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what to do with inactive S Corp which still makes money

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#1
What is the name of your state? Oklahoma

Hi everybody,

I’m looking for some advice regarding a business.

15 years ago I started an online affiliate marketing business. The business is set up as an Oklahoma S Corp.

I have 50% ownership and my wife at the time (we are now divorced) owns the other 50%.

When we divorced a few years ago we wanted to keep the company intact since it was a nice revenue stream. However, we both stopped actively working on acquiring new business. We still make money from old business. We receive commission from companies that we referred customers to years ago, somewhat like an indefinite royalty payment.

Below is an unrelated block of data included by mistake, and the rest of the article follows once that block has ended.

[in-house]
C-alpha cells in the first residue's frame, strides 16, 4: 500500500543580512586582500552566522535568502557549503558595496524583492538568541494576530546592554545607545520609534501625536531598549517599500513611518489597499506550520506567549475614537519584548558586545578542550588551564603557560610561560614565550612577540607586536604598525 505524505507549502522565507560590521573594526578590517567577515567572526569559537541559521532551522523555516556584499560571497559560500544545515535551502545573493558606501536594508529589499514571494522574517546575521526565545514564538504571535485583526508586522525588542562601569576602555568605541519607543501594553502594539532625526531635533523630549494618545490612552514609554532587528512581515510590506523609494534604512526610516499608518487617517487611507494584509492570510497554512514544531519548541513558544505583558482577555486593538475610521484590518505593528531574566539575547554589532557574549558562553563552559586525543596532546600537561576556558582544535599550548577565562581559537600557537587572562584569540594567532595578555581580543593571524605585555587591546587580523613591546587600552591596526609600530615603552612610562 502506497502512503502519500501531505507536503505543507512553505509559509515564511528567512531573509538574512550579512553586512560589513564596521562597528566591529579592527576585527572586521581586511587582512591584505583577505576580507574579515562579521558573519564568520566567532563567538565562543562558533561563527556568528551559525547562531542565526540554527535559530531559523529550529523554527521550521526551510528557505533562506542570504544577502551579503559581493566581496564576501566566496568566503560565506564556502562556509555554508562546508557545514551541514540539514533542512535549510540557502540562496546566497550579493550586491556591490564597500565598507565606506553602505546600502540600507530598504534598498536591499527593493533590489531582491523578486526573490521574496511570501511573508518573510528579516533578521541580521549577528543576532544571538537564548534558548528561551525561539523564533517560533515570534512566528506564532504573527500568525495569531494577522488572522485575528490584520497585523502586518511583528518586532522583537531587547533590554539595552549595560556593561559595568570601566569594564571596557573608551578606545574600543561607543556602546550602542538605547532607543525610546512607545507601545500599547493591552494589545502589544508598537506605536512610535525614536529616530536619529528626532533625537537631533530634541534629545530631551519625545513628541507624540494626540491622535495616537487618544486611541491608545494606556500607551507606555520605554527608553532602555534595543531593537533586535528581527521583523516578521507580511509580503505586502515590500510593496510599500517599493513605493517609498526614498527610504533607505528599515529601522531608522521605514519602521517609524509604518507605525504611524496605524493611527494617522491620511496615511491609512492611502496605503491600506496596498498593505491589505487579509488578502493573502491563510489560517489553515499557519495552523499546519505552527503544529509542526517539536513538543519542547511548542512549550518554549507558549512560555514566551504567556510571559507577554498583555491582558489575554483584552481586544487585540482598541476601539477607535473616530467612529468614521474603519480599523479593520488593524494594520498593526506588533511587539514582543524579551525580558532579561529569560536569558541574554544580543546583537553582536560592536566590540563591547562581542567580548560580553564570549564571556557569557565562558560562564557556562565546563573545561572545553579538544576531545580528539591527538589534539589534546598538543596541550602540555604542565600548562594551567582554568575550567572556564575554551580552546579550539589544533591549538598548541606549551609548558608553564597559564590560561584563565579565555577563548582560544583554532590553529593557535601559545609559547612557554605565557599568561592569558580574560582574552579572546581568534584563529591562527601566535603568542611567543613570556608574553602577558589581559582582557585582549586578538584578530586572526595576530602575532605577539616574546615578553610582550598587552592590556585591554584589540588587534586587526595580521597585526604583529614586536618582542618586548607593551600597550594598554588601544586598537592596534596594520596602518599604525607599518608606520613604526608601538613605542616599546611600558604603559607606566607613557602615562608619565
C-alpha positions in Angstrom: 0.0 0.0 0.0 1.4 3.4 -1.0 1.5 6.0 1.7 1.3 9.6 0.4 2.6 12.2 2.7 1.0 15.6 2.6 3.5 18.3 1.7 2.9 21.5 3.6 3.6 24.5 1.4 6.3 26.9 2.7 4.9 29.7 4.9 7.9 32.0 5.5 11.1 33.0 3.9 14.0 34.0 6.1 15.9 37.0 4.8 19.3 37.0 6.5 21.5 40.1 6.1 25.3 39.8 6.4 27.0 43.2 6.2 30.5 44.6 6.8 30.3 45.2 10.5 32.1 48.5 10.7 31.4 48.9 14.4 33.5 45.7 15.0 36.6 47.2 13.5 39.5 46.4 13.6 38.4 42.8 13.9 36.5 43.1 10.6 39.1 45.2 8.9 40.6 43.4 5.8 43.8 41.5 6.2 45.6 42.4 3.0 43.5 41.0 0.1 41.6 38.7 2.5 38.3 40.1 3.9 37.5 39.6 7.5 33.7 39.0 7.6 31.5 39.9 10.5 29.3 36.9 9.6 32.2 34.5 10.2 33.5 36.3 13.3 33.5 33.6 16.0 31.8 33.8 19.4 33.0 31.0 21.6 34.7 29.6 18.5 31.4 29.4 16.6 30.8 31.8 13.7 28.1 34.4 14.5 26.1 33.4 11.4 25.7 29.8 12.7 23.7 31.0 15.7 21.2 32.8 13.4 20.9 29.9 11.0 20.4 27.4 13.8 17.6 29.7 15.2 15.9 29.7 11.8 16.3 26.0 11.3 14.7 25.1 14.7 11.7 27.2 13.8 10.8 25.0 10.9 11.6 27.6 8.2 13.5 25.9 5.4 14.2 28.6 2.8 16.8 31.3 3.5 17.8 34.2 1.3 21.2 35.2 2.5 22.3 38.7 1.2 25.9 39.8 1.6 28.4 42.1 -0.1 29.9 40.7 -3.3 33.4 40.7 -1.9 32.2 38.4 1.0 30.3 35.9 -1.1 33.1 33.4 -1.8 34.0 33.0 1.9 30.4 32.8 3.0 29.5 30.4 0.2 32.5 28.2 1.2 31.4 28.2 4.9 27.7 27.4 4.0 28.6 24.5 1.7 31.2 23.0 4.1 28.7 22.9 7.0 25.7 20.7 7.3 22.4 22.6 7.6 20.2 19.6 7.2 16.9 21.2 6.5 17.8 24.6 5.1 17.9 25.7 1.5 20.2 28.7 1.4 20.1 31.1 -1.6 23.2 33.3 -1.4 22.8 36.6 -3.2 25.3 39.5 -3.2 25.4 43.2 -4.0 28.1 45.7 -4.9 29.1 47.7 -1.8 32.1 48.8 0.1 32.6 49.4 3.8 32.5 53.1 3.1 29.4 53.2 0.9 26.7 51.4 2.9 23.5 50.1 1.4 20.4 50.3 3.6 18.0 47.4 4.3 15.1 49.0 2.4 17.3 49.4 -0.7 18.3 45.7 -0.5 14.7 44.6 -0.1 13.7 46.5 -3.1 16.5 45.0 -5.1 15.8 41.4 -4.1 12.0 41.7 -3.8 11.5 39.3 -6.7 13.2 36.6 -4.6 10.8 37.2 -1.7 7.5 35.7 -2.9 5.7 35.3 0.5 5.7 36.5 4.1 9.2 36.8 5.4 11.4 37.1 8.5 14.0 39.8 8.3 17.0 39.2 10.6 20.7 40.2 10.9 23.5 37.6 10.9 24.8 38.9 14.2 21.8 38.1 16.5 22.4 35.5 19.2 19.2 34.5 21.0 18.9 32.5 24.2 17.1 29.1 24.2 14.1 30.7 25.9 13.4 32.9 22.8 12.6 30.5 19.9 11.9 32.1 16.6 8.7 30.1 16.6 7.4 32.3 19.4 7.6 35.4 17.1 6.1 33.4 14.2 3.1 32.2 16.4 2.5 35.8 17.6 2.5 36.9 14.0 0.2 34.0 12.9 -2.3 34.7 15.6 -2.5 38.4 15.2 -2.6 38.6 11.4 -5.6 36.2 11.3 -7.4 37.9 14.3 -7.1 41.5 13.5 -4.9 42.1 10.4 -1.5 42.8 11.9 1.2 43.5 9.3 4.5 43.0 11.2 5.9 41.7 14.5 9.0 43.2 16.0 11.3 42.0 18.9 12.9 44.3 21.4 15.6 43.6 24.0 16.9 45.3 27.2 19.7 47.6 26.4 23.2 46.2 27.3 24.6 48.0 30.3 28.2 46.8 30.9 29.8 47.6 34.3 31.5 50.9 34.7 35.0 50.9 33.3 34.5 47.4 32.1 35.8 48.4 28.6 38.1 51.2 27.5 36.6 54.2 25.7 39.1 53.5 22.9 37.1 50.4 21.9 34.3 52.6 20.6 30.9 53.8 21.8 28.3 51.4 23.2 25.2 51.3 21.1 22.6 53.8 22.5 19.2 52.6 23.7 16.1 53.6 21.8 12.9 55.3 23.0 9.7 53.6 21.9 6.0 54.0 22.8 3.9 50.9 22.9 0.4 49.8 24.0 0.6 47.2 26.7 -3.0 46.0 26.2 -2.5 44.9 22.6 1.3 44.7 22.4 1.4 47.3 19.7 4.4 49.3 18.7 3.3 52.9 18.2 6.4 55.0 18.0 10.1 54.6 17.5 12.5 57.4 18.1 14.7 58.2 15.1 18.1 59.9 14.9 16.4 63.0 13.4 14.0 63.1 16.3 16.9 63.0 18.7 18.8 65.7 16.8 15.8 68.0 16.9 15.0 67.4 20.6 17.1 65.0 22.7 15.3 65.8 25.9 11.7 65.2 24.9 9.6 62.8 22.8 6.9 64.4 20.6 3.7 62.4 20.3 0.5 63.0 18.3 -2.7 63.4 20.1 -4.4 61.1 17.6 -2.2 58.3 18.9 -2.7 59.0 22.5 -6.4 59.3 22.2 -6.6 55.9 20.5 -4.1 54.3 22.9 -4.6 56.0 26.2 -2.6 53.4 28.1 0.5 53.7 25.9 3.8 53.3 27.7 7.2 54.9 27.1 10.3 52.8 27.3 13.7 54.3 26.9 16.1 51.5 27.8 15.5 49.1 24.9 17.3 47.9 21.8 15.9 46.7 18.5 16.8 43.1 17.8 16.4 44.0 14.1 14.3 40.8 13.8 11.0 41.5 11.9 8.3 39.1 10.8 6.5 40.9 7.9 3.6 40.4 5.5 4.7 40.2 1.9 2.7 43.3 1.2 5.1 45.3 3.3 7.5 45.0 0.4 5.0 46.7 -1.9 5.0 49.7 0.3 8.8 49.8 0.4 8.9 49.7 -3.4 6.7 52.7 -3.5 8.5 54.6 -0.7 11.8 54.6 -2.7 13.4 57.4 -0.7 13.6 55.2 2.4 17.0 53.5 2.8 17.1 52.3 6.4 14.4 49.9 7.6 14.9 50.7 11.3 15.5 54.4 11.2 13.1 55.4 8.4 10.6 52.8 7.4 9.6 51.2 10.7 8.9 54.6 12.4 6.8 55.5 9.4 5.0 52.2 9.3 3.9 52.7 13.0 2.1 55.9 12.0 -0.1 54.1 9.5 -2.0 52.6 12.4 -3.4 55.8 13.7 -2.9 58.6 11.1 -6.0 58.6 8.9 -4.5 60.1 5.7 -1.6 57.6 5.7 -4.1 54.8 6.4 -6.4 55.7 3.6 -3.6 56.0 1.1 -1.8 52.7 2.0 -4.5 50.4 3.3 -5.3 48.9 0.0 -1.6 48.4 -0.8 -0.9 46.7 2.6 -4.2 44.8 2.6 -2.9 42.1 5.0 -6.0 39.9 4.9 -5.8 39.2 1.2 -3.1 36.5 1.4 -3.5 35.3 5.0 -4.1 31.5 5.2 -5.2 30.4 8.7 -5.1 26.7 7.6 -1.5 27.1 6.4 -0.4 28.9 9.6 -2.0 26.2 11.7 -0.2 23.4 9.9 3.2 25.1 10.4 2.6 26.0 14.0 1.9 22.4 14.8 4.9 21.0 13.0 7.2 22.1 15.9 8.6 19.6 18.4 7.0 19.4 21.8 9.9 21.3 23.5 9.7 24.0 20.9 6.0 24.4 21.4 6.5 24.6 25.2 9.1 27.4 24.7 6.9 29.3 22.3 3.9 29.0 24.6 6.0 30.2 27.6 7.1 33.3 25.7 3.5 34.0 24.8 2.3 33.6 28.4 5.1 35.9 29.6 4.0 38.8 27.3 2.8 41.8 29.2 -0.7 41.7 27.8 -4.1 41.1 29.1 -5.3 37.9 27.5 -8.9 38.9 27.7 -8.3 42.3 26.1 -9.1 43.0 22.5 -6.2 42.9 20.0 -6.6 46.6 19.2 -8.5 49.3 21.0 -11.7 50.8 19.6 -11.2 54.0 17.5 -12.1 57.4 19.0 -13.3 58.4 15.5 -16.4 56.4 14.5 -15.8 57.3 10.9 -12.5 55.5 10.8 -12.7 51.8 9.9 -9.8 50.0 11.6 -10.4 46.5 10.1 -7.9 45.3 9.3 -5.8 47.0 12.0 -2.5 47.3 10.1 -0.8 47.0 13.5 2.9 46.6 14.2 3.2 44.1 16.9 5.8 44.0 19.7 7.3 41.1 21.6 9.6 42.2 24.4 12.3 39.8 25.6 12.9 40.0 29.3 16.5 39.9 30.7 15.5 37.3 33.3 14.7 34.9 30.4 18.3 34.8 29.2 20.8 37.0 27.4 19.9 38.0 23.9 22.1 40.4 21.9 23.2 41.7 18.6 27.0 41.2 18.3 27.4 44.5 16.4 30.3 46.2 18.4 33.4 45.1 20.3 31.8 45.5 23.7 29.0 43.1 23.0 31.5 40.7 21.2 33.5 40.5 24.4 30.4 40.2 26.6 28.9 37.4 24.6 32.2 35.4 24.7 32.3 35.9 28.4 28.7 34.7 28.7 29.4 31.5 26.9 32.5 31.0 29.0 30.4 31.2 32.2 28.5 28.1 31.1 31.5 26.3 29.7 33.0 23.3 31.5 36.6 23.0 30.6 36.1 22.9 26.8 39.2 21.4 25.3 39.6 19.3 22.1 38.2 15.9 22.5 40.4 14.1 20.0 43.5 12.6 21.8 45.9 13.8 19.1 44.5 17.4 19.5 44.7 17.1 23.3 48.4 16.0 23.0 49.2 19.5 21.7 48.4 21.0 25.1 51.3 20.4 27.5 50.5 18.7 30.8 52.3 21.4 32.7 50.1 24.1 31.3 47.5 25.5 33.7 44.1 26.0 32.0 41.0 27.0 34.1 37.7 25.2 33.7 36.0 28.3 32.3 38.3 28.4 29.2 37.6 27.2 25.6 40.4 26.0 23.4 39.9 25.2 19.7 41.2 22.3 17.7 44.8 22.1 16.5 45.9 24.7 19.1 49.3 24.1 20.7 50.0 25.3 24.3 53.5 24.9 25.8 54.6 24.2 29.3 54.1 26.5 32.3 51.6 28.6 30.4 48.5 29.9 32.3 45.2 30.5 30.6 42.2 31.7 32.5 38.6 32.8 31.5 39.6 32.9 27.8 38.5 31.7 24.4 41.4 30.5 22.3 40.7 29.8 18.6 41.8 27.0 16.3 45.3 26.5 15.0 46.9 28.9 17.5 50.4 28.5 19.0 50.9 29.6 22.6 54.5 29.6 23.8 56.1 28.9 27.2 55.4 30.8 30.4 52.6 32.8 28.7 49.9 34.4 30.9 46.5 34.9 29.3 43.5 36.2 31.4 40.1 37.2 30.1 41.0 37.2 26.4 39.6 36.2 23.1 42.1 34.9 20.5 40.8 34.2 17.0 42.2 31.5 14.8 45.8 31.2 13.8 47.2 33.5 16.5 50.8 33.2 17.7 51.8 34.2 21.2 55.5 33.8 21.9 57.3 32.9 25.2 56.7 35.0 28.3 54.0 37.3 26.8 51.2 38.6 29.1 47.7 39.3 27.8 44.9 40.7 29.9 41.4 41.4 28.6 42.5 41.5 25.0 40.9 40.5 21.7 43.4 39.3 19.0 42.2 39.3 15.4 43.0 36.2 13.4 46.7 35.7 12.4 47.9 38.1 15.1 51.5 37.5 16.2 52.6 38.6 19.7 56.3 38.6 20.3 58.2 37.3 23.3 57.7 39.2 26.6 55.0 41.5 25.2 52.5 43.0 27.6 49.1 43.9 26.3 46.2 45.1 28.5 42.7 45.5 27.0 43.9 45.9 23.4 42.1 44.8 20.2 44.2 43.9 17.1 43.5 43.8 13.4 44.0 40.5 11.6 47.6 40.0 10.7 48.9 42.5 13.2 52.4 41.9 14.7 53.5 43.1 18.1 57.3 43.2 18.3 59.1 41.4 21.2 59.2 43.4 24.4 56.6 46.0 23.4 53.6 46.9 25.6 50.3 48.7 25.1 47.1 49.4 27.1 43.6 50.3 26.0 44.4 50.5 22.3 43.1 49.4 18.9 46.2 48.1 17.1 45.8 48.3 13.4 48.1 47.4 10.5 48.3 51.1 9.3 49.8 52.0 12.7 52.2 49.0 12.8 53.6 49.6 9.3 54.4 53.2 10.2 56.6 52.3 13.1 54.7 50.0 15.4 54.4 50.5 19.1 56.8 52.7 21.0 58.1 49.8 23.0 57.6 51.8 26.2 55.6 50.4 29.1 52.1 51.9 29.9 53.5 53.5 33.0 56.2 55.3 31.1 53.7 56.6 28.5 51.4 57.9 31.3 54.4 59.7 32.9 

We have stopped doing any payroll. I feel that would not be appropriate since my ex does nothing and my work amounts to less than 1 hour per month for accounting and bookkeeping tasks. Instead we currently distribute the income 50:50 each month via shareholder distributions.

Our accountant has advised that we really should do paychecks and not only shareholder distribution as to comply with IRS guidelines.

I’d like to see this business eventually getting dissolved rather than continuing to own a business with my ex that nobody really wants to work in. But of course, nobody wants to miss out on those indefinite commission payments either.

What would be an appropriate way to deal with this situation? Continue the S Corp? Doing payroll even though nobody works? Or dissolve the business and maybe form some other type of legal structure to continue receiving the commission payments?



Thanks for any advice.
 
Last edited:


LdiJ

Senior Member
#2
What is the name of your state? Oklahoma

Hi everybody,

I’m looking for some advice regarding a business.